In Channing Tatum‘s upcoming drama Fighting, he re-teams with his A Guide to Recognizing Your Saints director, Dito Montiel, to portray a street fighter on the bare-knuckle brawling circuit of New York City. While promoting that film, Channing also spoke about how unprepared he feels for the likely attention he’ll receive for his upcoming summer blockbuster, when he becomes known to audiences as the live-action version of the action figure G.I. Joe. To balance out all of the explosions, he will also have the romantic drama Dear John, based on the novel by Nicholas Sparks (The Notebook), out in 2010.
Check out what he had to say below…
How daunting was it for you to go into the lead of a huge Hollywood movie like G.I. Joe?
That type of film is not only daunting, in general, for a seasoned actor or an actor that has done one of those films before, lower on the call sheet, but I had no idea what I was doing. I had no clue. I was terrified of the movie. I really had no aspirations to go do a huge film like that, in my career yet. I didn’t really feel ready for it. I kinda got thrown into it. In doing so, it really opened my mind to the fact that it’s just acting. It’s a different style of acting. It’s more skipping along the surface. It is about the big explosions. You’re not sitting there, trying to do Shakespeare.
You can’t take these big blockbuster films seriously, so where is the line between taking the work seriously and just completely realizing how ridiculous the whole thing is?
You kinda find it and you laugh at it. That’s the only way to really do it. I don’t know anyone that wasn’t laughing on the set, all the time, on G.I. Joe. Marlon Wayans is my partner in the movie, and we laughed through the entire thing. I was sitting there, looking at a green screen, yelling, “Rip cord!!! Noooo!,” and you’re just like, “What am I doing?” Or, you’re like, “You get the rockets, I’ll get the nanomites. Wait a minute! What are nanomites? I don’t know what’s going on!” But, you just have fun with it, and you just pray that they get a good take because you don’t know what anything looks like and you don’t know what you’re reacting to. They’re like, “Look right! Look left!,” and you don’t know what’s happening. You can only trust your director.
Do you feel like you have to overact in something that size?
Yeah, exactly! I was afraid of overacting, but that’s what you can’t be afraid of. You don’t have to overact. I was the guy that they’d have to pull it out of. I was like, “No, man, it just feels too big. I can’t do it!” Stephen Sommers was like, “Just trust me. Promise me you’re going to do it, and I promise you I won’t use the take if it’s not right.” It would be like pulling teeth, but I’d do it. I haven’t seen the movie, but I’ve seen ADR, and it fits. I couldn’t believe it. I thought I was just the worst actor on the planet.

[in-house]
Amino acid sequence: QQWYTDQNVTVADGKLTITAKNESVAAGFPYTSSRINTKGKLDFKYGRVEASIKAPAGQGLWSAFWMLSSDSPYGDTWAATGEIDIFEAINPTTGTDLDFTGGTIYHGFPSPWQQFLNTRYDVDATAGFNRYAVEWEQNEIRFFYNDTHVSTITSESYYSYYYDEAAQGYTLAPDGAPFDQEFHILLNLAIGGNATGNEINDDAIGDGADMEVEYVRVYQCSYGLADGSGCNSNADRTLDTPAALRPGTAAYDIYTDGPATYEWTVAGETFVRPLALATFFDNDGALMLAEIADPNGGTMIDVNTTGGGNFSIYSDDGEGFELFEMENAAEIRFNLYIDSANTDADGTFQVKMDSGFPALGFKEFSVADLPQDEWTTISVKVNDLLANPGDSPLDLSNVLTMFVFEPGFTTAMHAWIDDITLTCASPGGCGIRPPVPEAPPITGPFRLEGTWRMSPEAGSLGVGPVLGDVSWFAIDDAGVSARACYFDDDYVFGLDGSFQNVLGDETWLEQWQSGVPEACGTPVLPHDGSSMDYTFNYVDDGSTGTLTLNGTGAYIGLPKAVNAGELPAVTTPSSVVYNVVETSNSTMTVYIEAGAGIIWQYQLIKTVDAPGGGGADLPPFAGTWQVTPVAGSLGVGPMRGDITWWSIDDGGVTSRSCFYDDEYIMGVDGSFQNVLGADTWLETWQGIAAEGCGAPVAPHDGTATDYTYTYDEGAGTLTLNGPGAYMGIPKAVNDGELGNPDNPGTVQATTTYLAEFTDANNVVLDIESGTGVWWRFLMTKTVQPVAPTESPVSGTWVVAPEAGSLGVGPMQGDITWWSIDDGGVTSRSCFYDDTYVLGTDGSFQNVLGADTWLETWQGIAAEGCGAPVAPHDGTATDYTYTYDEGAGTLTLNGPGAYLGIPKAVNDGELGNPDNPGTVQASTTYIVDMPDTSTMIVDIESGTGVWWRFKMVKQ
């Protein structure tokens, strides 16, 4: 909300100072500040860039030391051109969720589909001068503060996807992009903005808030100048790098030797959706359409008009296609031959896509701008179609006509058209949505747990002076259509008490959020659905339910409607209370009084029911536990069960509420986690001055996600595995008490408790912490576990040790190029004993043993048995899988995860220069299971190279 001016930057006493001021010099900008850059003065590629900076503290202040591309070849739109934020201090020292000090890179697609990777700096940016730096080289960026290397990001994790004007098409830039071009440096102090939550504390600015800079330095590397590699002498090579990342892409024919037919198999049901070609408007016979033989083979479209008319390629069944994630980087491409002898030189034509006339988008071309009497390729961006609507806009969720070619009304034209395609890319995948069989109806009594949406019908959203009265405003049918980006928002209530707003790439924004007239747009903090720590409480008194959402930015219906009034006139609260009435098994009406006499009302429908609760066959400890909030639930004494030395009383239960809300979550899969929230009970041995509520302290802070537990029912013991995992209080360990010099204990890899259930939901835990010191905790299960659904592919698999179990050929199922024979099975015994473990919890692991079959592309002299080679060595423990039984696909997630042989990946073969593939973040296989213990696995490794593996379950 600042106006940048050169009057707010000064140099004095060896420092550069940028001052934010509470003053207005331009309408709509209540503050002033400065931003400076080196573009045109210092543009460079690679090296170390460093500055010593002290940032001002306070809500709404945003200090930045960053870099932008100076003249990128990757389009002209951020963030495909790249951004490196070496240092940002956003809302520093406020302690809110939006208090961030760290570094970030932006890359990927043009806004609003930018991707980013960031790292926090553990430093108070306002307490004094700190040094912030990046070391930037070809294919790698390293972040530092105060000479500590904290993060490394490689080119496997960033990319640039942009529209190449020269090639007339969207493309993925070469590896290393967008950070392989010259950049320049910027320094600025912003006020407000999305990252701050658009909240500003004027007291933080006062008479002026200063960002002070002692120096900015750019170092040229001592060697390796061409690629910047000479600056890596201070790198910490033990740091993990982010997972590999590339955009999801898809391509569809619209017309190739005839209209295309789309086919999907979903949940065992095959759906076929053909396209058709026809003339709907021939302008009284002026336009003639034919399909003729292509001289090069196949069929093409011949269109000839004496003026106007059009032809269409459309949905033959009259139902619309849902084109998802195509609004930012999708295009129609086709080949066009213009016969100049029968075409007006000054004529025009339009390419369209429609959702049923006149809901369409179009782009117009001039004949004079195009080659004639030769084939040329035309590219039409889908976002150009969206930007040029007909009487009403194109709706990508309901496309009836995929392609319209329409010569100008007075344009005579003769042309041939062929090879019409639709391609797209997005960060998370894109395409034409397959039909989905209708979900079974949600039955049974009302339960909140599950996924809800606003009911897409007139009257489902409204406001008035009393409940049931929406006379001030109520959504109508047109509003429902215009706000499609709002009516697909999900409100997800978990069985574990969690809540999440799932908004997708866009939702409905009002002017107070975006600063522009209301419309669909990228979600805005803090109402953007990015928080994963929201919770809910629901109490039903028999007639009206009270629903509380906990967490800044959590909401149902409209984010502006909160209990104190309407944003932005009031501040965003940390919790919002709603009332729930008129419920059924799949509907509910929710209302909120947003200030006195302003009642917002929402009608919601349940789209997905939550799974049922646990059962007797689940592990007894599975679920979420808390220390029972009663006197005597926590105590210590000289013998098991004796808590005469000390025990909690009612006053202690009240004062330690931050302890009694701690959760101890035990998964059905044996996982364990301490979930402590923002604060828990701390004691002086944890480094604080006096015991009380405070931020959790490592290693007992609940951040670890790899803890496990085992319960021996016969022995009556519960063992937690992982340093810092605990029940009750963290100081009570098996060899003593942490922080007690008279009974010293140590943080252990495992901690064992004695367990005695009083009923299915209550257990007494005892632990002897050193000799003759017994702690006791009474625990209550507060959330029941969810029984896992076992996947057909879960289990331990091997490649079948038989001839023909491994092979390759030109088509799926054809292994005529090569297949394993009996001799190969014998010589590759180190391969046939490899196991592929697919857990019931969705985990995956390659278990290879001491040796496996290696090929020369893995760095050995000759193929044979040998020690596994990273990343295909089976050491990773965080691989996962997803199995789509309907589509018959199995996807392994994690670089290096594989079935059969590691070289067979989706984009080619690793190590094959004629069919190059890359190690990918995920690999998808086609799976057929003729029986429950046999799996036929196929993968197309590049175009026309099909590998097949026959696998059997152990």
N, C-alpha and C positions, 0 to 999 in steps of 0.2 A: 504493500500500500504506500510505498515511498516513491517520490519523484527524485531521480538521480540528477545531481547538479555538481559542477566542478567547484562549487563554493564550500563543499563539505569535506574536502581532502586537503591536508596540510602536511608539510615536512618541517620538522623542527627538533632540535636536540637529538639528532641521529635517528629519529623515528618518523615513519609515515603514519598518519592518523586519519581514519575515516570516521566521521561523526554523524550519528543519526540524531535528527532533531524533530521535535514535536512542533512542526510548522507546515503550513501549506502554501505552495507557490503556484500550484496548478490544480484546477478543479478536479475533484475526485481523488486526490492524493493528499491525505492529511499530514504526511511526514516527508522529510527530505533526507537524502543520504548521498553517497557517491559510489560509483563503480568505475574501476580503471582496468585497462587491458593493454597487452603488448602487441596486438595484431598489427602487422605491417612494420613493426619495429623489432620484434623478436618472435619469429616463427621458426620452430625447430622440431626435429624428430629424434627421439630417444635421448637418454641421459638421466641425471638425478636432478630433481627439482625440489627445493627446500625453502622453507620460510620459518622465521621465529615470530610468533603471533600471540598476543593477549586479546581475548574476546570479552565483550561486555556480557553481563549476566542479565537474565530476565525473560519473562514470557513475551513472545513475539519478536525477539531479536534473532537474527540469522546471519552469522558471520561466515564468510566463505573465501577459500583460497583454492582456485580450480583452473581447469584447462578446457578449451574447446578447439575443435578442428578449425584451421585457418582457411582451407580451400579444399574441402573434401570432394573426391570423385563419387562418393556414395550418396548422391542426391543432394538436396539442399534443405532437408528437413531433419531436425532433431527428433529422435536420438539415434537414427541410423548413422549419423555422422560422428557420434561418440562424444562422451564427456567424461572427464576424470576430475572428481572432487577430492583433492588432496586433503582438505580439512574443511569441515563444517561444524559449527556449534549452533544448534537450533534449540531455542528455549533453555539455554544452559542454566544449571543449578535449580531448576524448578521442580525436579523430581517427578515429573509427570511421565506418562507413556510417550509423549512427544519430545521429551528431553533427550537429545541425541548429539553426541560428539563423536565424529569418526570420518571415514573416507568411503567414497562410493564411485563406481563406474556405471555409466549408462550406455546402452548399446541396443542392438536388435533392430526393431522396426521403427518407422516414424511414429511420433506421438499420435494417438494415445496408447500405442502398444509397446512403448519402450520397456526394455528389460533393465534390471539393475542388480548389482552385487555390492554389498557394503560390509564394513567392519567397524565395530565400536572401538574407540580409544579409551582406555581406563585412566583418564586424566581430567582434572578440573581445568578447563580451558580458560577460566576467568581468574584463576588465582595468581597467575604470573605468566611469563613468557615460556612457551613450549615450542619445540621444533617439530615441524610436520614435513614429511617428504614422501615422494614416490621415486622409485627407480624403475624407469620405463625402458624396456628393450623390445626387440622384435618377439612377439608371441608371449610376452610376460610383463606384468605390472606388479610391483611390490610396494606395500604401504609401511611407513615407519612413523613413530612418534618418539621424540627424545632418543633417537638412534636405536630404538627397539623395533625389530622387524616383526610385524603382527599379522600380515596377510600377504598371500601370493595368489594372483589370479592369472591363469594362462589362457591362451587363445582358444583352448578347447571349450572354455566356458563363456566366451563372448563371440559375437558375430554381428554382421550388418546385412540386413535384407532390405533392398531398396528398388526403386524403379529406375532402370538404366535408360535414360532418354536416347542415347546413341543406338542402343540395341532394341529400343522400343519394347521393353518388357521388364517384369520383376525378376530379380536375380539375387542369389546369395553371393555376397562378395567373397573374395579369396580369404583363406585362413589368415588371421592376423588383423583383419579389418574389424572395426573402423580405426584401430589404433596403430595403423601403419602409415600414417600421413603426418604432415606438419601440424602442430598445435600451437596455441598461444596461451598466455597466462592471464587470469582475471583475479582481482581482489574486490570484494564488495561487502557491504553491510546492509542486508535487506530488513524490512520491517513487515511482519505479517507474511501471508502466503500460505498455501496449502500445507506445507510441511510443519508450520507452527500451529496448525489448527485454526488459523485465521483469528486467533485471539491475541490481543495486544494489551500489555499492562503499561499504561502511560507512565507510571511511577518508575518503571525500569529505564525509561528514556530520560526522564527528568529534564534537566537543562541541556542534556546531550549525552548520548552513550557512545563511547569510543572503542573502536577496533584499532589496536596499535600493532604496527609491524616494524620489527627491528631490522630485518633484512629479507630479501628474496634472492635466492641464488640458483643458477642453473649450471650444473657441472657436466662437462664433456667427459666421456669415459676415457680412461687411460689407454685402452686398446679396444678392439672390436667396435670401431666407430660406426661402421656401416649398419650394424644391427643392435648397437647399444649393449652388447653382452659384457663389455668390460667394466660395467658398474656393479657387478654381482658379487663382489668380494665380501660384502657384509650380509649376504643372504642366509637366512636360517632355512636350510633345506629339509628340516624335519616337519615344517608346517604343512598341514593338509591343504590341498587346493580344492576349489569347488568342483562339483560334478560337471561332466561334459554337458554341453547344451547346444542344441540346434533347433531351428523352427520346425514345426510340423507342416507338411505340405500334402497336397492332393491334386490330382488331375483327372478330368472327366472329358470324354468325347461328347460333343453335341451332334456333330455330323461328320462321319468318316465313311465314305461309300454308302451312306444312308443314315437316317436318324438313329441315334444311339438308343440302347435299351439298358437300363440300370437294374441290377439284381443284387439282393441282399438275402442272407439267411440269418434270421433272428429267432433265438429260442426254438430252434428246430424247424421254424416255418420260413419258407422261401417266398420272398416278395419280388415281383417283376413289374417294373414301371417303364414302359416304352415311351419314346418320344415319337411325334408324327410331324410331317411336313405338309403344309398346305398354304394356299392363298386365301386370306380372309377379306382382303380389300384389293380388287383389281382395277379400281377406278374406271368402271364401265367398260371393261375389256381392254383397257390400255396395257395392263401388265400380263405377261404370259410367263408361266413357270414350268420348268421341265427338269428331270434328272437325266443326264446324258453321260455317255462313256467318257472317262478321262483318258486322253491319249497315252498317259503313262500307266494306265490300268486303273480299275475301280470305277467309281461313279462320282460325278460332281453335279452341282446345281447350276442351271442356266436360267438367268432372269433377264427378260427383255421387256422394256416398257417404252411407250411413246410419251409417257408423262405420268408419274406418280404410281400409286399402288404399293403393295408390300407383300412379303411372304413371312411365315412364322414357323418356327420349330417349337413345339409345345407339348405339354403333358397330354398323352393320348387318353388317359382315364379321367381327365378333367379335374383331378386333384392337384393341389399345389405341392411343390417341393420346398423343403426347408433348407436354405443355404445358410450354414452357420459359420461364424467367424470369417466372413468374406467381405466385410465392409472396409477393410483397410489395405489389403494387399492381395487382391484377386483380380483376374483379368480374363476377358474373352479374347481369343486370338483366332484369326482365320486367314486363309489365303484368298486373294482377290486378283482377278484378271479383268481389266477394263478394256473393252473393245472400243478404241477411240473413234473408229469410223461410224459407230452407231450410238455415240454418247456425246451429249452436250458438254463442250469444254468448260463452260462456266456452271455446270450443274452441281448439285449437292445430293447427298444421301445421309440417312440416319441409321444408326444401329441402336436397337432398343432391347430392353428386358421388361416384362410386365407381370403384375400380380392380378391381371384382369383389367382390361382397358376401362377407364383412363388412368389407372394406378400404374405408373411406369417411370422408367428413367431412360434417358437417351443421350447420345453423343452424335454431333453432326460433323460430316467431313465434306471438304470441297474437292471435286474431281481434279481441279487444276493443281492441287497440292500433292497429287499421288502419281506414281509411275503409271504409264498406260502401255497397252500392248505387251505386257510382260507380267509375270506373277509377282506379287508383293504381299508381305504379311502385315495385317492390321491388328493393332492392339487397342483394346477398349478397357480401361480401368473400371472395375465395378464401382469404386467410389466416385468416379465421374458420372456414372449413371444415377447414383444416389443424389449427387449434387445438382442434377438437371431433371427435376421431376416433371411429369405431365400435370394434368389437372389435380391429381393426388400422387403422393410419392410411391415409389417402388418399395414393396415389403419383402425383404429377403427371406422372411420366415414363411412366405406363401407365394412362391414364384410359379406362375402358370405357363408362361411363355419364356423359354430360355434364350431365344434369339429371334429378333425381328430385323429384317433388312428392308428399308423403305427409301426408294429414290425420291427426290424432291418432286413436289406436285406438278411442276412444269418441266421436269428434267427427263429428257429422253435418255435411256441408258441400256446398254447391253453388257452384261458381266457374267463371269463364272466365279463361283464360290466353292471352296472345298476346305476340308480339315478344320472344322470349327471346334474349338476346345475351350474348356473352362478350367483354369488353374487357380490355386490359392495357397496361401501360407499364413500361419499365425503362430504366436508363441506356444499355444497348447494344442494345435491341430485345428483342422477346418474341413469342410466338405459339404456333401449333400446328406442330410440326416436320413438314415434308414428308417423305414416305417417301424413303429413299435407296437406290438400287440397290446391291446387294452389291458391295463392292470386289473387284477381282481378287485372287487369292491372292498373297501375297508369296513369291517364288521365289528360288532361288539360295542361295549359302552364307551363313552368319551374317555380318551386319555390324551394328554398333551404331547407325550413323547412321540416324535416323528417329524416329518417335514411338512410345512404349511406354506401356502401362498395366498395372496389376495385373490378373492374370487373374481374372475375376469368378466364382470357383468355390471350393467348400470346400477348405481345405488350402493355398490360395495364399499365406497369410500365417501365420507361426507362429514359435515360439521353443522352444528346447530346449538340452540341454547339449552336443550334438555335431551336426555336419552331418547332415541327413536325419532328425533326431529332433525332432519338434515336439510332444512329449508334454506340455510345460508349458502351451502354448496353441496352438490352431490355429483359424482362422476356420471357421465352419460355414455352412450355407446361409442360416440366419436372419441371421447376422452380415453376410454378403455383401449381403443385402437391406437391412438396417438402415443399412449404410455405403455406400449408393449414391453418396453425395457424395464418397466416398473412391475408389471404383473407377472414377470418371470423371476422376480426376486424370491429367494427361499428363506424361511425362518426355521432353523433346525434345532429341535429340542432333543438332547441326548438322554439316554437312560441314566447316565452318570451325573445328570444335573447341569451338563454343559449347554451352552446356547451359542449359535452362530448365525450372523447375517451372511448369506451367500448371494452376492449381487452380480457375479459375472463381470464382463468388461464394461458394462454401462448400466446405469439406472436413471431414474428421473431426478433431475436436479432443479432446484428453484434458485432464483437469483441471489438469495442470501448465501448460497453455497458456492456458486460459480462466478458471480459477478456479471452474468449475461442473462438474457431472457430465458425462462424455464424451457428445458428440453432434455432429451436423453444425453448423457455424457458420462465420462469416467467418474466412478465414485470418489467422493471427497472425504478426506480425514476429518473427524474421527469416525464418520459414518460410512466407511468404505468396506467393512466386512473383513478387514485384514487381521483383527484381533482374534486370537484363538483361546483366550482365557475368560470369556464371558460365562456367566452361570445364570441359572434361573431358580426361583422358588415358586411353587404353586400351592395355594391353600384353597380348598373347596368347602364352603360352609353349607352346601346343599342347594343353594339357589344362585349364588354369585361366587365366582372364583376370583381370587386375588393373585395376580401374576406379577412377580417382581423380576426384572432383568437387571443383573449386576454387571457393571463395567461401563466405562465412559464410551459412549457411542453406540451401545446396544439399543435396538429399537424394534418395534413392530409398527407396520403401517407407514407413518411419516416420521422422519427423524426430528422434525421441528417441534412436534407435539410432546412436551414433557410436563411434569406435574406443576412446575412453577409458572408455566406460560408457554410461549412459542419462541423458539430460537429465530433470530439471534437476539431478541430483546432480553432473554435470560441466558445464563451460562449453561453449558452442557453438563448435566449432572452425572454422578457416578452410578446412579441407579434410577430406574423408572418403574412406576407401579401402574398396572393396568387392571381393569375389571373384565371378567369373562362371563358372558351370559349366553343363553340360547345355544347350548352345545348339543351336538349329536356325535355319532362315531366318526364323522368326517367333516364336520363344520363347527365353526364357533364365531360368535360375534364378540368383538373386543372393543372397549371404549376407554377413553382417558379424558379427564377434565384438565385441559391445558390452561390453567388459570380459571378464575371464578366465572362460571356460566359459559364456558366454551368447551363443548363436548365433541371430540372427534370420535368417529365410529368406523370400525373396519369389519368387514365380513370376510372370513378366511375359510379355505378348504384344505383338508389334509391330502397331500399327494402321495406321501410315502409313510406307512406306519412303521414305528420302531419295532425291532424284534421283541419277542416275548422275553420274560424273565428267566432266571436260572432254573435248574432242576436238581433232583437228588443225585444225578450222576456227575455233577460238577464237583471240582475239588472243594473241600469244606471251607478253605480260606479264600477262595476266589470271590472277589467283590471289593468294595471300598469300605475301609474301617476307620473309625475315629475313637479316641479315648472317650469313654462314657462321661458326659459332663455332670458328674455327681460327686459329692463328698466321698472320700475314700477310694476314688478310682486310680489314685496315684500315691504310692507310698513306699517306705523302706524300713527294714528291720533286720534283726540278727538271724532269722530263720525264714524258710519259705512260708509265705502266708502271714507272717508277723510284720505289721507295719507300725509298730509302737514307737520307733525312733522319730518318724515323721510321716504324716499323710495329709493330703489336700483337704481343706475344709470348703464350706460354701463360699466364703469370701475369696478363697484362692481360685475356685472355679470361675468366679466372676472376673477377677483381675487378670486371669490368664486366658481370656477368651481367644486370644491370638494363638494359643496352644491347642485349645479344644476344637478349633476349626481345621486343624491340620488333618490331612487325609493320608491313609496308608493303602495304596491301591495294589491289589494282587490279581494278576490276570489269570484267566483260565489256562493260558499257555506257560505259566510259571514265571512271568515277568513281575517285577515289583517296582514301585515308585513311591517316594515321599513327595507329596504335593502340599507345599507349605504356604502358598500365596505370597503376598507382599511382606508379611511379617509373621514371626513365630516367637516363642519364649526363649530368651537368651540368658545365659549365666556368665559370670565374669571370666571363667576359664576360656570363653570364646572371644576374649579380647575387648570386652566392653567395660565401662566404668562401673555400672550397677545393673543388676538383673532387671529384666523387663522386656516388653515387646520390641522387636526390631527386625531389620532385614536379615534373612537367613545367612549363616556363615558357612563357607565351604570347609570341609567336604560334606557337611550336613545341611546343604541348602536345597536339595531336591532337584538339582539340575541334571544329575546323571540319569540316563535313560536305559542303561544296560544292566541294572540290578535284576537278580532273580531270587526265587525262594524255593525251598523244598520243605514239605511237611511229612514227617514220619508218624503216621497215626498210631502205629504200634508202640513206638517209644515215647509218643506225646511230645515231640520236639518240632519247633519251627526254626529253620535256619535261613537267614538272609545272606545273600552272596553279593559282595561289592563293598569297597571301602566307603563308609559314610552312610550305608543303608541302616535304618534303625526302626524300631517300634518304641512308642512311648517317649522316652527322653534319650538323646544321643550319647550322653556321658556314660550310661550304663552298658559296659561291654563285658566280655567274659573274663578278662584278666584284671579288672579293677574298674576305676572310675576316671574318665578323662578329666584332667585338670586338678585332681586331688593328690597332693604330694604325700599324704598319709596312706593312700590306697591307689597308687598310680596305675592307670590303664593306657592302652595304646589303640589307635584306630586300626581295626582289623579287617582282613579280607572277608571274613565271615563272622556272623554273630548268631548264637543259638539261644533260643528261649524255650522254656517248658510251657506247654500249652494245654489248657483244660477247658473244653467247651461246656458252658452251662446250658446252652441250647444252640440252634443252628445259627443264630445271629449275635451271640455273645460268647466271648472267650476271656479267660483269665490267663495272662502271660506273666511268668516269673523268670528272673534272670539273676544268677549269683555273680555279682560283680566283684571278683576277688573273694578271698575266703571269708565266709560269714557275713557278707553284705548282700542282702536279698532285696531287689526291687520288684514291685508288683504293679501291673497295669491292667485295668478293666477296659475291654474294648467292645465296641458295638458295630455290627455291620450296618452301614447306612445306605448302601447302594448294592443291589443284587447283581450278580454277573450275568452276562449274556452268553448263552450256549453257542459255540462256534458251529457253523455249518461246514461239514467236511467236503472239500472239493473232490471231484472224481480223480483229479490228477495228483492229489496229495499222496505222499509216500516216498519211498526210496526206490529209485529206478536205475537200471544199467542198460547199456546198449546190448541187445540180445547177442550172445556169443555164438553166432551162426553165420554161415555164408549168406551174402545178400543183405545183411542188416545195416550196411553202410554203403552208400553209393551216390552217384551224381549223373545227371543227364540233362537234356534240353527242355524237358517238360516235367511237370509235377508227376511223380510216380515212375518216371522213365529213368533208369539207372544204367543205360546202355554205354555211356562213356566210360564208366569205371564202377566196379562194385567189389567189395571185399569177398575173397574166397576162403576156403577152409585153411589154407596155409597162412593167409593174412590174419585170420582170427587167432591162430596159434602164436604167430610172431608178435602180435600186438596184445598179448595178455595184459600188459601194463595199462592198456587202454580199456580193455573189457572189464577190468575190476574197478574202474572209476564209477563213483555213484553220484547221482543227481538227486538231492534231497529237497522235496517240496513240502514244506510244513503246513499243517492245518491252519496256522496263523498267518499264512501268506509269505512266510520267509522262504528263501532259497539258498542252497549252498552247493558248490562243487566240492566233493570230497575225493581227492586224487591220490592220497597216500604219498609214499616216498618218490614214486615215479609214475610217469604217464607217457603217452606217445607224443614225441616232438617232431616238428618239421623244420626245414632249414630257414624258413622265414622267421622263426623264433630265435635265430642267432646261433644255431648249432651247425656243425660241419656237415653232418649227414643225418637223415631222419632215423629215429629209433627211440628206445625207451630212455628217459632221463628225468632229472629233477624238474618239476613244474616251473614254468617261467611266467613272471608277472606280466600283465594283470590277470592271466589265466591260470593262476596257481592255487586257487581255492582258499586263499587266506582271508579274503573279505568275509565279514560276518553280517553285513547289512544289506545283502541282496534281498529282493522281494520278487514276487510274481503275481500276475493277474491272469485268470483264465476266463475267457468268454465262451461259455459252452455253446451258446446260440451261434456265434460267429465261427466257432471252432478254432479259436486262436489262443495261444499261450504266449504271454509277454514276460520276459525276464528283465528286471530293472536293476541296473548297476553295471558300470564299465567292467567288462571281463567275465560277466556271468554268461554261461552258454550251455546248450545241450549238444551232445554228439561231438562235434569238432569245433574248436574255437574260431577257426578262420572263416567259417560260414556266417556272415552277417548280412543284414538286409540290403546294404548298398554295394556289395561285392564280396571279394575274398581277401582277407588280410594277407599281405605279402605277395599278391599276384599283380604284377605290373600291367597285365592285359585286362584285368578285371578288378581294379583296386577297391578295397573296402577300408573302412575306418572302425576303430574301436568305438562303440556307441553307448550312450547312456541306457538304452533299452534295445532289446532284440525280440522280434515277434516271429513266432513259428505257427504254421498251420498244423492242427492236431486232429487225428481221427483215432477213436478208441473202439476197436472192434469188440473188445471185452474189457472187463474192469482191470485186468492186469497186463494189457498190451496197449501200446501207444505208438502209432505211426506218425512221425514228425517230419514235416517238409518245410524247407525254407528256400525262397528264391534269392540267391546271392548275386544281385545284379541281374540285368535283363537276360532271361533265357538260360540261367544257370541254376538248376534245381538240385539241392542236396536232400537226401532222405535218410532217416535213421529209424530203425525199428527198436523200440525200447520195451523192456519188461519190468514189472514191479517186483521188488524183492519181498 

What was the line you had to say that made you think, “I will never be able to say this with a straight face!”?
There were so many. Every single one of the lines was like that. I don’t think it actually made it into the film, but I had to say, “Action figure sold separately,” or something like that. And, Marlon had a line where he says, “You’ve got a kung fu grip!” All the G.I. Joe dolls had the kung fu grip, and he had to say that about somebody that grabbed him. I was like, “That ain’t ever gonna work. That’s never, ever gonna be in the movie.” And, it’s in the movie and it works. All the fanboys will be like, “Yeah!!!” People who don’t know about the kung fu grip will just be like, “Whatever. That’s just what he chose to say right then.”
So, the film is self-referential?
Yeah. It’s very self-referential sometimes, just for the wink at the crowd.
Are you prepared for the fan reaction that you’ll get?
I don’t think I can honestly say that I’m ready, if it does good. If it doesn’t do good, then I’m totally ready. It’s just going to be like it is now.
You also have Dear John, with Amanda Seyfried, coming out next year. What’s that about?
It’s a romantic movie. Nicholas Sparks wrote it, who everybody knows wrote The Notebook, and it’s just not that far away. It’s a tear-jerker that pulls on the heartstrings. It’s hugely sentimental, in more of a contemporary way. The Notebook was a very artistic film that captured a time. This is a very contemporary story. I play a soldier that comes home on leave and falls in love with a girl, and he has a peculiar sort of relationship with his dad. Unbeknownst to anyone in the family, his dad has a form of Asperger Syndrome and he’s a very reclusive, non-social person, which has made John a little bit anti-social. He has such a formula. It’s like novocaine. It just works. I got to meet him and he’s actually a really interesting guy.
Who plays the dad?
Richard Jenkins, who is such an amazing actor. He’s the guy that you tap when you just need a brilliant actor to come in. He hits it, every time, on the mark.
What do you think of what Tatum has to say? Do you think G.I. Joe sounds cheesy? Or will it be worth watching?